Ulfheðinn are part of the largest early medieval re-enactment society The Vikings. We portray a late 9th to early 10th century Viking mercenary band. We provide both combat oriented reenactment and living history with attention paid to being as authentic as possible.
We field an authentic Viking shieldwall using real steel weapons such as swords, axes, spears. bow and arrows and javelins The fights are unscripted and we try to provide as realistic an impression of Viking age fighting as possible. When not fighting the warriors will be happy to talk to you about the weapons and the intricacies of single and shieldwall combat. We also have a small shirt of chain mail suitable for children to try on and see what it was really like for a Viking warrior. At most shows we have the terrifying (for the warriors) kiddie vike where the children of audience can come and fight hand to hand with the warriors.
We also provide a vibrant living history encampment of two to three tents where you can see authentic period crafts being practiced such as chain mail making, net making, spoon carving, needle making, leather work and metal casting. We cook our meals on open fires and set out a table of authentic foods. Our members will be happy discuss the ins and outs of the various skills they demonstrate. We are always on the lookout for slaves. If a member of your family is surplus to requirements we will be happy to take them off your hands at very competitive rates.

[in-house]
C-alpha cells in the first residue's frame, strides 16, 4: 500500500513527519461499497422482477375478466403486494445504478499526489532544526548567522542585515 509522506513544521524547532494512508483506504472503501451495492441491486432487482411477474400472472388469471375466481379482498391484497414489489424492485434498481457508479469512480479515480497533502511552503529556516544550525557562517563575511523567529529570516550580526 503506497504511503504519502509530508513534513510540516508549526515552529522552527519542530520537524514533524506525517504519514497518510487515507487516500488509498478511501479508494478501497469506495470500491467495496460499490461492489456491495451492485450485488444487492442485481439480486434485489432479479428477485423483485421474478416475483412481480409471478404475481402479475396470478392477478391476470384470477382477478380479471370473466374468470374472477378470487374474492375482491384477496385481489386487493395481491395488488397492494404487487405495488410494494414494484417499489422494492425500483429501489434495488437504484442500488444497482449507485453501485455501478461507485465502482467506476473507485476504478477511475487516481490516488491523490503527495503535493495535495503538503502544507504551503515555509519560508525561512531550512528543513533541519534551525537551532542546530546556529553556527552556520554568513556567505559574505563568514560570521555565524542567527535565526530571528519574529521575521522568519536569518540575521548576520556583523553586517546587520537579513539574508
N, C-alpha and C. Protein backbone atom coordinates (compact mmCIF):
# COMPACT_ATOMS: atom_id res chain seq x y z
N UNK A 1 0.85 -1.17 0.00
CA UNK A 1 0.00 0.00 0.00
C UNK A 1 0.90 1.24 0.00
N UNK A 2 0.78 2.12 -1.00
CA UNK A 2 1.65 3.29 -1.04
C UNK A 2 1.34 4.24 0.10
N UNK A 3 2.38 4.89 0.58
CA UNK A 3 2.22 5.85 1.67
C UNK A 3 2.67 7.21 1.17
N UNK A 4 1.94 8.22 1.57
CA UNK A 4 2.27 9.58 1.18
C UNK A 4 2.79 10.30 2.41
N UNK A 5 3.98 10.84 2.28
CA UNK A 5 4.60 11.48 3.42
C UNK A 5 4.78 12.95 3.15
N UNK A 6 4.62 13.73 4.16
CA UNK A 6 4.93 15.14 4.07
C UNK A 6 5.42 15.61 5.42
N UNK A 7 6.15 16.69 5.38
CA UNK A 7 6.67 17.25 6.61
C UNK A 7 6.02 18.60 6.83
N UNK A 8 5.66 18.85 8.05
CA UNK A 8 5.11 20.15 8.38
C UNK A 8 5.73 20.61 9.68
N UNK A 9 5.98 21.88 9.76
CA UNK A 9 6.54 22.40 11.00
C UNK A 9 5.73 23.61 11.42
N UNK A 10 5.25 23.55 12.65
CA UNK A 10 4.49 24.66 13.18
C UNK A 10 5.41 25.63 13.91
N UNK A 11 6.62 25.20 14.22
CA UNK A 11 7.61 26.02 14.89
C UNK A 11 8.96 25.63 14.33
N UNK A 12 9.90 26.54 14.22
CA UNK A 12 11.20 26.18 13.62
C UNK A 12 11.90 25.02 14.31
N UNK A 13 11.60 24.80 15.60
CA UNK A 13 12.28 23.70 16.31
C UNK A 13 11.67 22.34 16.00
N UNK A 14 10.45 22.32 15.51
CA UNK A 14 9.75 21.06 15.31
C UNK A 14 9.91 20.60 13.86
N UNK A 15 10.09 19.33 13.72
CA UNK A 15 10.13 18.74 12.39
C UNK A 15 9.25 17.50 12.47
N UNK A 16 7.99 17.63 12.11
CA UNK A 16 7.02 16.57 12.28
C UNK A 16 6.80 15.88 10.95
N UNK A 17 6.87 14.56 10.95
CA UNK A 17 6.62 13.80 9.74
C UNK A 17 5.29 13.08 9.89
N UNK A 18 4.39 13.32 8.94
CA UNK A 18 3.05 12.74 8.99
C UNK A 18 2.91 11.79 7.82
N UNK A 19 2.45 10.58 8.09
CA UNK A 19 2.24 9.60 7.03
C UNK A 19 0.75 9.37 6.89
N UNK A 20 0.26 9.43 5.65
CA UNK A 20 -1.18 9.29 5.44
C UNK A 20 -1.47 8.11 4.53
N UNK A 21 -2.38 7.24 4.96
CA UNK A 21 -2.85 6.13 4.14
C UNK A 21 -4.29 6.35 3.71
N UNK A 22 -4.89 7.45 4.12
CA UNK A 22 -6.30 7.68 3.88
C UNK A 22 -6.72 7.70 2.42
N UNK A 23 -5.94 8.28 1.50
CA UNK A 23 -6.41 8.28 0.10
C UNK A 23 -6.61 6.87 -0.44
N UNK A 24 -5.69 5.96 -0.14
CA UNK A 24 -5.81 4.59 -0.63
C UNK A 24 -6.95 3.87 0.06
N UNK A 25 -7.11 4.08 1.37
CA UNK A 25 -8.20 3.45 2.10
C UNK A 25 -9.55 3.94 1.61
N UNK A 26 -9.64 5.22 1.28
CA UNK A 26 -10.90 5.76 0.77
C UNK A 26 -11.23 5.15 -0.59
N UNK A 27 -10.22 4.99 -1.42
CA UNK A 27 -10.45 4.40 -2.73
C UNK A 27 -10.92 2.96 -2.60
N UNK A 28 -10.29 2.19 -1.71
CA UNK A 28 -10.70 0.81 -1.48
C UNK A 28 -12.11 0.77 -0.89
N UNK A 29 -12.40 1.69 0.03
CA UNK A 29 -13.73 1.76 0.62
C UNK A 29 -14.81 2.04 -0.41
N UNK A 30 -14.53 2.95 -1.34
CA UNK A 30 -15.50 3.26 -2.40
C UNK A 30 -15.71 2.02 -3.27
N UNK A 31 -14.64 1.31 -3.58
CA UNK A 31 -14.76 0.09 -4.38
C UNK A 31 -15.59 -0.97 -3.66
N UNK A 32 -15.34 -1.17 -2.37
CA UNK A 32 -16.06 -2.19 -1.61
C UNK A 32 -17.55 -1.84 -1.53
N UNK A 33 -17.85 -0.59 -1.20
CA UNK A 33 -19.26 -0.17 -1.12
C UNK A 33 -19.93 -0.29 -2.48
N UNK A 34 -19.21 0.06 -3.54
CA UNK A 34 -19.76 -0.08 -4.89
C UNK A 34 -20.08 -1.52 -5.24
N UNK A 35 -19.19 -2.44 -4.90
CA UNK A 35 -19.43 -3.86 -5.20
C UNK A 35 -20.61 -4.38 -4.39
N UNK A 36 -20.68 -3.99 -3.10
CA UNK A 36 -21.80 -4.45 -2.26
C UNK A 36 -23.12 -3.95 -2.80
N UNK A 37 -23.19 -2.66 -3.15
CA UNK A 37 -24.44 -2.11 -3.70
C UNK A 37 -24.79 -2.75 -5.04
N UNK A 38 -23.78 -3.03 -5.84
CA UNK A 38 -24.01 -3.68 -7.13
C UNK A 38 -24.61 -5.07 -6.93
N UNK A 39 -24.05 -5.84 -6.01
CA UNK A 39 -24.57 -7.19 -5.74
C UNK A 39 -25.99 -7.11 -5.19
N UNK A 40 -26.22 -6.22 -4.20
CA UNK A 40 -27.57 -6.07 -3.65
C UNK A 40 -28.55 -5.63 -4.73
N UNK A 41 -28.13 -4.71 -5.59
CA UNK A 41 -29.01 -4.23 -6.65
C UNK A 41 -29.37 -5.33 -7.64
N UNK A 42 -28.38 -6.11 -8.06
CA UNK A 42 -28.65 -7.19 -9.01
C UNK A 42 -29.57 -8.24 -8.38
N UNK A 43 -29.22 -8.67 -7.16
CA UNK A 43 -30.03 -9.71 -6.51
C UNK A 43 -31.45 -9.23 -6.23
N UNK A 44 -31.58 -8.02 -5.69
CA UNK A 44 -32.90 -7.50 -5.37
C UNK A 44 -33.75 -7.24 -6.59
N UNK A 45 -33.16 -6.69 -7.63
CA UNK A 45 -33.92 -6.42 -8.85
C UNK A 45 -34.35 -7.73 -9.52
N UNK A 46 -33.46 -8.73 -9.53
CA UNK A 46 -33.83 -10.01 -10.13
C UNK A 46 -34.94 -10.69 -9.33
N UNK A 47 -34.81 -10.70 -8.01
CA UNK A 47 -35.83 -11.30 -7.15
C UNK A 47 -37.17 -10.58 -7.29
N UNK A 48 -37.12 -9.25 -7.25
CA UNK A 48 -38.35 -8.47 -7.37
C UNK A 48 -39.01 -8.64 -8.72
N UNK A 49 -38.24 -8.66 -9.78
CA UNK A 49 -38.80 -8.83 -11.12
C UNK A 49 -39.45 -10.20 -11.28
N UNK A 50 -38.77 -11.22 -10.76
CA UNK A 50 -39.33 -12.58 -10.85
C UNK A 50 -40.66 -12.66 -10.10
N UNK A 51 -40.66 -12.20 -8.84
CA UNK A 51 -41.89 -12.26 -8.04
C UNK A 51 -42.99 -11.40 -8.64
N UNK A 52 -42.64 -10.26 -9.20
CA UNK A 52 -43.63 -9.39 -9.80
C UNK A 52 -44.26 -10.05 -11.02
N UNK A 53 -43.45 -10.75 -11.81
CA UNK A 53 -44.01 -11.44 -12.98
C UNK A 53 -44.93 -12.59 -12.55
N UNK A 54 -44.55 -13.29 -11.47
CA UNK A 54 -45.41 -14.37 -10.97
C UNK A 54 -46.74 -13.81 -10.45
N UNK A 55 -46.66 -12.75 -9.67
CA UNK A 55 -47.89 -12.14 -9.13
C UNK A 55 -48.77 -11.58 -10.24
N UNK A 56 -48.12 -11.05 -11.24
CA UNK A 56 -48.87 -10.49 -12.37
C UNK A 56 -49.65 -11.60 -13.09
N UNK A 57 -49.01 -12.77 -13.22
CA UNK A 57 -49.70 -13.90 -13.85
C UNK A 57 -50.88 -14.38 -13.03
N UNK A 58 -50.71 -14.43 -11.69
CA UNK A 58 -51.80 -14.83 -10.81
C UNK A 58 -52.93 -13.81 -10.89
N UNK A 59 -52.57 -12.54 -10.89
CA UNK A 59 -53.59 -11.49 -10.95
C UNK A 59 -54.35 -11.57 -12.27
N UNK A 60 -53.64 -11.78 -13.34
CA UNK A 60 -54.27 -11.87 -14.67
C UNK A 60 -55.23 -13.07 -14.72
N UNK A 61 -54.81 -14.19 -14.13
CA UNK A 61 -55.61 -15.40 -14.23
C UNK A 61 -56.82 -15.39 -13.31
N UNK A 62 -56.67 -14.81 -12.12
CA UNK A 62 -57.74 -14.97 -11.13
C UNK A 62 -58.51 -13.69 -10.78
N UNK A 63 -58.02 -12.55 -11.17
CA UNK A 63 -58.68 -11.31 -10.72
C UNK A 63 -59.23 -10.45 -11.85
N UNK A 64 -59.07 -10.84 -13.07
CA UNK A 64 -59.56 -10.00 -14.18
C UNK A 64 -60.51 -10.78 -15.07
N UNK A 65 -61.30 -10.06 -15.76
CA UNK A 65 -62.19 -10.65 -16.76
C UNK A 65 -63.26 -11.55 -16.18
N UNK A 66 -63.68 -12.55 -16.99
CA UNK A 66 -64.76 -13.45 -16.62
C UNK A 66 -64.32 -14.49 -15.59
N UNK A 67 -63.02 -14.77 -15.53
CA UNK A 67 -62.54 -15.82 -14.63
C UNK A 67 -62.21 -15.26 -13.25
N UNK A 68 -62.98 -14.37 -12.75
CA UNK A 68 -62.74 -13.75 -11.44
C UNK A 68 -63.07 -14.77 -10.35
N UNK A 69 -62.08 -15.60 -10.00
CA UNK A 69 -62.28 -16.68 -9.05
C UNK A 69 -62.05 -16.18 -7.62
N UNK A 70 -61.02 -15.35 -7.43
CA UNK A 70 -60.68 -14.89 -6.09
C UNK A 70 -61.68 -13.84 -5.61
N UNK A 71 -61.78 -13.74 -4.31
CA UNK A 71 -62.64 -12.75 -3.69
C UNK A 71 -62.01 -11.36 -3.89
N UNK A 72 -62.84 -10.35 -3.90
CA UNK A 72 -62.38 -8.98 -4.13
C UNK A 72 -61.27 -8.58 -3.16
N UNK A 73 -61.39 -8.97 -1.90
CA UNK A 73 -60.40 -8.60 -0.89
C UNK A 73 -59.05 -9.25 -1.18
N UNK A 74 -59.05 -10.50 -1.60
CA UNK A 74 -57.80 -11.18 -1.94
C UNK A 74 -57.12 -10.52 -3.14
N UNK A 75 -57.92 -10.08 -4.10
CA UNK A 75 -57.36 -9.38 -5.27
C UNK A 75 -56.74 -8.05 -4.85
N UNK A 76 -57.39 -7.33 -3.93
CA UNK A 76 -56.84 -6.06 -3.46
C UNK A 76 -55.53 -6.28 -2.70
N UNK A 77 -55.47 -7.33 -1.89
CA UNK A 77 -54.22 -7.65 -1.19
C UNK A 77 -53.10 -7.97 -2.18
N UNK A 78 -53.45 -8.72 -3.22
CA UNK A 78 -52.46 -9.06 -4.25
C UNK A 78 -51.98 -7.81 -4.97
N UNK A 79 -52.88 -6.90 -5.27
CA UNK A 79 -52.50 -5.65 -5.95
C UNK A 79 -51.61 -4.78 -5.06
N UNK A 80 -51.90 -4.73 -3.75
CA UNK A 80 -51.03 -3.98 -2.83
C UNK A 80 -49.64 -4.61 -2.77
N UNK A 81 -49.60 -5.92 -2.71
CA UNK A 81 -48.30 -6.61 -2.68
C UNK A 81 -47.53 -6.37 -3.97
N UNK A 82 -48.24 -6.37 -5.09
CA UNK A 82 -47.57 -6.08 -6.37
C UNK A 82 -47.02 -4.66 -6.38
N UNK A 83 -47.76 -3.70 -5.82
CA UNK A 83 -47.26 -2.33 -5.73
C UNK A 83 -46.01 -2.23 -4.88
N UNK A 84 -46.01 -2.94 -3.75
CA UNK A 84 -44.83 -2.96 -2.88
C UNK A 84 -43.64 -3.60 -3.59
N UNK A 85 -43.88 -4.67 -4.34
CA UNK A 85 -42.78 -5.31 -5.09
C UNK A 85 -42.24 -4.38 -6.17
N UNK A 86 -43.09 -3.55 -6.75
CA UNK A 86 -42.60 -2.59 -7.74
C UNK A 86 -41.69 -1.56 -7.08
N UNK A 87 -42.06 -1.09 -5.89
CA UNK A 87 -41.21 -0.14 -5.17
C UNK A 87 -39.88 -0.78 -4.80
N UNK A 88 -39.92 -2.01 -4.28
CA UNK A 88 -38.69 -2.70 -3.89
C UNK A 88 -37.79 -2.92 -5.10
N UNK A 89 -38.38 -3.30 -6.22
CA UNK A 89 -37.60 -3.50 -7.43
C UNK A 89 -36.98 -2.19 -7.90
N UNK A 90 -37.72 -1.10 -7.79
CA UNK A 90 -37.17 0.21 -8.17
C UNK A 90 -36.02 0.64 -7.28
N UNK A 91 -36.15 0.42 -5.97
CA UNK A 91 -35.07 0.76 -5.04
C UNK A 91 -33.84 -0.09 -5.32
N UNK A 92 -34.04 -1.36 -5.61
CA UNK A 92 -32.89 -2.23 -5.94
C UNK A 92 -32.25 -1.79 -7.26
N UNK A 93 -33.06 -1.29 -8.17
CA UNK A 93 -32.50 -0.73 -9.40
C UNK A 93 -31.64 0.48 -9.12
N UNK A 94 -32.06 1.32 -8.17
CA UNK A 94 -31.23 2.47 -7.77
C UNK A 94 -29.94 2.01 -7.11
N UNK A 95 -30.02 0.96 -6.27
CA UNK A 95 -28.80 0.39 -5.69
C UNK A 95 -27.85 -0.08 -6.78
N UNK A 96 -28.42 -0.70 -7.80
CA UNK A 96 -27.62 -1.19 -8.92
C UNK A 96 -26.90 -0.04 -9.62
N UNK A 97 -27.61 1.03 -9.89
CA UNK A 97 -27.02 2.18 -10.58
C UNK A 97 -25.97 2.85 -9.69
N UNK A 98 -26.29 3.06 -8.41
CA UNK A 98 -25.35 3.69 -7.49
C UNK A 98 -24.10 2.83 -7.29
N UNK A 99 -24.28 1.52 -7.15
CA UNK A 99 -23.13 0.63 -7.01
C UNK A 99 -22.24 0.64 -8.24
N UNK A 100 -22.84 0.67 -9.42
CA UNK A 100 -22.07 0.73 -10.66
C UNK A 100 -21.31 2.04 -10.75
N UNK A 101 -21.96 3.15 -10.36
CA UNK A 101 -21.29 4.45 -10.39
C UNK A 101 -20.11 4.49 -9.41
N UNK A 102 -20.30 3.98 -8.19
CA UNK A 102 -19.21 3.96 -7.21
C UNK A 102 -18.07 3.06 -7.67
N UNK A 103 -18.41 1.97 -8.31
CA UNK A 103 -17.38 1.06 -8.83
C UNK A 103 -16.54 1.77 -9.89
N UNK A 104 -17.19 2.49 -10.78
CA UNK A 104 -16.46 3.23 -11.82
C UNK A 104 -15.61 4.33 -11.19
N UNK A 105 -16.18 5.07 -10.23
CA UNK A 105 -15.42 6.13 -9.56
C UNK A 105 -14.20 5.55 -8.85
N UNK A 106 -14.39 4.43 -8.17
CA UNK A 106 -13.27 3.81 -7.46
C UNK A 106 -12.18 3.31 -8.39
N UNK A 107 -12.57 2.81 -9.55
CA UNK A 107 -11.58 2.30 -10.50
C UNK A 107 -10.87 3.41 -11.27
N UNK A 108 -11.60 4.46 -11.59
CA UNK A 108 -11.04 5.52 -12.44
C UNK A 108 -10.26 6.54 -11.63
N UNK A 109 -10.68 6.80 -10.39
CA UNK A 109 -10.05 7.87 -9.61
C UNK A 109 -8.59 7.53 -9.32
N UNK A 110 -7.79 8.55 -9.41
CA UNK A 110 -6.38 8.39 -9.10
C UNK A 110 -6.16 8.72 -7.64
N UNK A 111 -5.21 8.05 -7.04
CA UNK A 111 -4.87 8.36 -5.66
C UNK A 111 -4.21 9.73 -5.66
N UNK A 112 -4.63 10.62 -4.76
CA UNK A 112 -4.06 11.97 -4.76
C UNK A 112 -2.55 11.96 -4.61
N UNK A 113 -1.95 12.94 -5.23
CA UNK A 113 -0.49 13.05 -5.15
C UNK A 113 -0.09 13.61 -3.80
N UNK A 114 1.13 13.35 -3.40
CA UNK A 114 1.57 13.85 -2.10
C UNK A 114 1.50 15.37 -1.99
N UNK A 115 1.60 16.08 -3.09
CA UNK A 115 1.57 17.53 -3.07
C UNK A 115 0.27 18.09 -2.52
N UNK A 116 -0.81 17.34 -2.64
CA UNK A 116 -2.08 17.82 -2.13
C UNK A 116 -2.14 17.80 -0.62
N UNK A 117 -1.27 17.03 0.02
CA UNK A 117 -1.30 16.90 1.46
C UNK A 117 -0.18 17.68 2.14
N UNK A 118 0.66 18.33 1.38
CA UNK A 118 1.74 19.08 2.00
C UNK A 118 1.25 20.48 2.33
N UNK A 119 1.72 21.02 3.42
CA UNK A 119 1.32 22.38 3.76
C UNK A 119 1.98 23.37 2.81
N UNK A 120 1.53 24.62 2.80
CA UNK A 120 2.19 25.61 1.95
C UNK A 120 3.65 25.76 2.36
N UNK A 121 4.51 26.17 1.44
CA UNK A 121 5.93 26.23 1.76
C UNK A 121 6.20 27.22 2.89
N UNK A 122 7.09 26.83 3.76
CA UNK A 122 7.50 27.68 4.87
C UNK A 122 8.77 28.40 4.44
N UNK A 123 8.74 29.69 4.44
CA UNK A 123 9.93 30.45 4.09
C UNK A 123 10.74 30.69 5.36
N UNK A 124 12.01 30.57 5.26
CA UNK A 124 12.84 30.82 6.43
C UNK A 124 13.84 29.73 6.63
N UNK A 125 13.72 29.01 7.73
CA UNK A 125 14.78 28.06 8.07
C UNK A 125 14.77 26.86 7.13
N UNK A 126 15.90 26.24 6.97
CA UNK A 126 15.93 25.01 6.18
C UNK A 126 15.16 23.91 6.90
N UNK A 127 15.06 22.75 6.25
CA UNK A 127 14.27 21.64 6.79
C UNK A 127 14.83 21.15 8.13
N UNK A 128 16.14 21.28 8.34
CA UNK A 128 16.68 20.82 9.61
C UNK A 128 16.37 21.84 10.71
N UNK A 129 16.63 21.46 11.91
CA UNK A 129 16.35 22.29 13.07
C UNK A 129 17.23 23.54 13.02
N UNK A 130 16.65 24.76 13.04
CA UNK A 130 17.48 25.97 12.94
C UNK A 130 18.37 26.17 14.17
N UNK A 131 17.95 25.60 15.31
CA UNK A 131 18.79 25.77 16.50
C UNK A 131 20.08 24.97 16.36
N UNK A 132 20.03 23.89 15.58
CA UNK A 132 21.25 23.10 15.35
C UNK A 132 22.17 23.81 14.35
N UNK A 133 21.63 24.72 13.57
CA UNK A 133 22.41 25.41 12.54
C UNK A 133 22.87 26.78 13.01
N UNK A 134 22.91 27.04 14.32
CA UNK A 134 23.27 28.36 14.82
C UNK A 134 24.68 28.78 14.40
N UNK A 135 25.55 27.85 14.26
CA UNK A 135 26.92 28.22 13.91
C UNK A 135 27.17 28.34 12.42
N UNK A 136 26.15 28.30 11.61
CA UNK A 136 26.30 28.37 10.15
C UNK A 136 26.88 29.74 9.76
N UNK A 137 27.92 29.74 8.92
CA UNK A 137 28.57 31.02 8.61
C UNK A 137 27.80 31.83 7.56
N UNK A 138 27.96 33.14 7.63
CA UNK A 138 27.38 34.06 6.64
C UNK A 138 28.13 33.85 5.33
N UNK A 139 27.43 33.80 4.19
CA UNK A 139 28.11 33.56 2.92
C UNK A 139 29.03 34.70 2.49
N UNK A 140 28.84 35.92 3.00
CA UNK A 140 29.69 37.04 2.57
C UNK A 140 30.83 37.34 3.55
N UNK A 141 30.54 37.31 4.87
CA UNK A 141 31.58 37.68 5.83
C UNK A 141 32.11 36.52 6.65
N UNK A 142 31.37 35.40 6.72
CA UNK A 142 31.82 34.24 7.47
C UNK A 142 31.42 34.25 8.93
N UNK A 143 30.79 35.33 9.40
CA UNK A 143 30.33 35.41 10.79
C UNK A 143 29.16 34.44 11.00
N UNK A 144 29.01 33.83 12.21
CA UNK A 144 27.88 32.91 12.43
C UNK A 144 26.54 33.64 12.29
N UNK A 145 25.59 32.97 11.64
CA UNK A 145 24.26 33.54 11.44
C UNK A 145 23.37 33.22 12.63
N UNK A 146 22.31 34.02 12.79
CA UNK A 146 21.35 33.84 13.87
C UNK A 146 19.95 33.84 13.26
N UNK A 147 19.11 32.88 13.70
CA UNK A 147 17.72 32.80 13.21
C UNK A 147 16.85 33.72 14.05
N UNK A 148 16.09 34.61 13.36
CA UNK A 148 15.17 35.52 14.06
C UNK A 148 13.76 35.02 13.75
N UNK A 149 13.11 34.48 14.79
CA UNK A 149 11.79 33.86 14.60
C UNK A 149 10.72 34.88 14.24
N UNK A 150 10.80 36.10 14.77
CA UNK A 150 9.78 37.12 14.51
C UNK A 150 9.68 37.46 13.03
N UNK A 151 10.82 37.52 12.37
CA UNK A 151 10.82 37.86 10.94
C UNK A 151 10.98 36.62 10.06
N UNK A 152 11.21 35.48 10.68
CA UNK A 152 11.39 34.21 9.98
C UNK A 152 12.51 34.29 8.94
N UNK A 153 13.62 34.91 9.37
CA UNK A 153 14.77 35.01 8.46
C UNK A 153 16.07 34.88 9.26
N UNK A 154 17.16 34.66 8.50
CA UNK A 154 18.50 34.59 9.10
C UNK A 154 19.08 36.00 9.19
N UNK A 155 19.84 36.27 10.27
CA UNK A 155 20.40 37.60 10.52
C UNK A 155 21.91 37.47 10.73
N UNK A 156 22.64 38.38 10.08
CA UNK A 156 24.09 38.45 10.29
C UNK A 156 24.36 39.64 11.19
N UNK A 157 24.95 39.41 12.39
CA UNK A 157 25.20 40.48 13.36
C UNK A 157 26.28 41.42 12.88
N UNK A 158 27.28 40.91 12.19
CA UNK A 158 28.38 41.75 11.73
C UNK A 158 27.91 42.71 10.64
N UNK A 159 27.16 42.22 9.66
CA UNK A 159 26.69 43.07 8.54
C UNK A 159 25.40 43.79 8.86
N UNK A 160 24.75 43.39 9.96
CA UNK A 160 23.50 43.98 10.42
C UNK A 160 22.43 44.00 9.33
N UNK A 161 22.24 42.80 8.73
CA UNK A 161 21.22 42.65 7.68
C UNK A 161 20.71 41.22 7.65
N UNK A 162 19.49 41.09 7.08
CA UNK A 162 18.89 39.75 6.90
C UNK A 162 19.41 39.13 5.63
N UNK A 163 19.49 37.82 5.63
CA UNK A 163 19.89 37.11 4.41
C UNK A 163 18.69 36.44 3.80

Video of Battle of Hastings reenactment at Kelmarsh
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Sword and Shield practice
A Dolmen Video featuring Poole Reenactment Society Members
A YouTube video of Poole Buccaneers Street Fight in Glastonbury
You will see old Norse names and words written with various accents and such. This page gives you an idea of how the words should be pronounced.
a – as in “law”
á – as in “father”
e – as i in “gin”
é – as ay in “day”
i – as in “is”
í – ee as in “speed”
o – as in “omit”
ó – as in “owe”
Ø, ö – as in “not”
u – oo, as in “soot”
ú – oo, as in “droop”
y – u, as in French tu
ý – u, as in German Tür
ae – e as in “get”
au – ou as in “house”
ei – ay as in “day”
ey – as in ei
dh – a soft th as in “leather”
f – pronounced as English f initially, as English v in medial and final positions.
g – hard as in “give”
j – always as English y
ng – as in “sing”
r – trilled; r on the end of the word is not given an extra syllabe.
s – always voiceless, as in “blast”
th – as in “thorn”
z – pronounced as ts (as in German)